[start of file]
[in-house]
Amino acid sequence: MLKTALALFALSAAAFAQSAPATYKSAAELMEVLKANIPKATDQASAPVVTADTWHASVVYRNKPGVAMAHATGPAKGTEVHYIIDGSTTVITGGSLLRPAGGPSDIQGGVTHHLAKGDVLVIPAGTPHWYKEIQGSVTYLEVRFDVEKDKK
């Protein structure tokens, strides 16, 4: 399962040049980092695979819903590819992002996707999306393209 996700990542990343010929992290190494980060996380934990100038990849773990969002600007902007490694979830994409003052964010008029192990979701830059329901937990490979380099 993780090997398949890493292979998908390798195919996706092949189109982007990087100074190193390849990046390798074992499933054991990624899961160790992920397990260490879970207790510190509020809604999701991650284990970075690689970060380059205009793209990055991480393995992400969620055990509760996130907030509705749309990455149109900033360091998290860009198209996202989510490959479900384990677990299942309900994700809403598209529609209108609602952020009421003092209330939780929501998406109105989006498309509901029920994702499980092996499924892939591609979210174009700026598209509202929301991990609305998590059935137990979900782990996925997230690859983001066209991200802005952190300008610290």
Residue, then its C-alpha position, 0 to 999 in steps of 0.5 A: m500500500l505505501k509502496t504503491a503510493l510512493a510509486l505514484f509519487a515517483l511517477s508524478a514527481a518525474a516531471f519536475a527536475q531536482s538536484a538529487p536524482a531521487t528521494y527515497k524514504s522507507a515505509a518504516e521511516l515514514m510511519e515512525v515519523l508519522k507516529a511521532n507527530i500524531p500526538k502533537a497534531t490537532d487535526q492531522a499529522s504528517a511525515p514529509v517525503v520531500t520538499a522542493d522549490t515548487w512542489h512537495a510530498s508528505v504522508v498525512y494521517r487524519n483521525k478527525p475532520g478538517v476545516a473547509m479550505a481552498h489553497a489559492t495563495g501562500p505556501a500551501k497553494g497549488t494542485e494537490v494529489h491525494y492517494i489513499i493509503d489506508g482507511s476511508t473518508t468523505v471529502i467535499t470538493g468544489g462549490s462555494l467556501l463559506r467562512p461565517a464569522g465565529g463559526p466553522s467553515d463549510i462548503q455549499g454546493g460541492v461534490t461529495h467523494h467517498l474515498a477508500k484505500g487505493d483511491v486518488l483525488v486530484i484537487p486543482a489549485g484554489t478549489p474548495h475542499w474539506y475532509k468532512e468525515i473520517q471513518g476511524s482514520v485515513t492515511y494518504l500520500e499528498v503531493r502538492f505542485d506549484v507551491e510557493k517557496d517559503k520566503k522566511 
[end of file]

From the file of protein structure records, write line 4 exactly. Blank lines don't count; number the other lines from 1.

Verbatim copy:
Residue, then its C-alpha position, 0 to 999 in steps of 0.5 A: m500500500l505505501k509502496t504503491a503510493l510512493a510509486l505514484f509519487a515517483l511517477s508524478a514527481a518525474a516531471f519536475a527536475q531536482s538536484a538529487p536524482a531521487t528521494y527515497k524514504s522507507a515505509a518504516e521511516l515514514m510511519e515512525v515519523l508519522k507516529a511521532n507527530i500524531p500526538k502533537a497534531t490537532d487535526q492531522a499529522s504528517a511525515p514529509v517525503v520531500t520538499a522542493d522549490t515548487w512542489h512537495a510530498s508528505v504522508v498525512y494521517r487524519n483521525k478527525p475532520g478538517v476545516a473547509m479550505a481552498h489553497a489559492t495563495g501562500p505556501a500551501k497553494g497549488t494542485e494537490v494529489h491525494y492517494i489513499i493509503d489506508g482507511s476511508t473518508t468523505v471529502i467535499t470538493g468544489g462549490s462555494l467556501l463559506r467562512p461565517a464569522g465565529g463559526p466553522s467553515d463549510i462548503q455549499g454546493g460541492v461534490t461529495h467523494h467517498l474515498a477508500k484505500g487505493d483511491v486518488l483525488v486530484i484537487p486543482a489549485g484554489t478549489p474548495h475542499w474539506y475532509k468532512e468525515i473520517q471513518g476511524s482514520v485515513t492515511y494518504l500520500e499528498v503531493r502538492f505542485d506549484v507551491e510557493k517557496d517559503k520566503k522566511 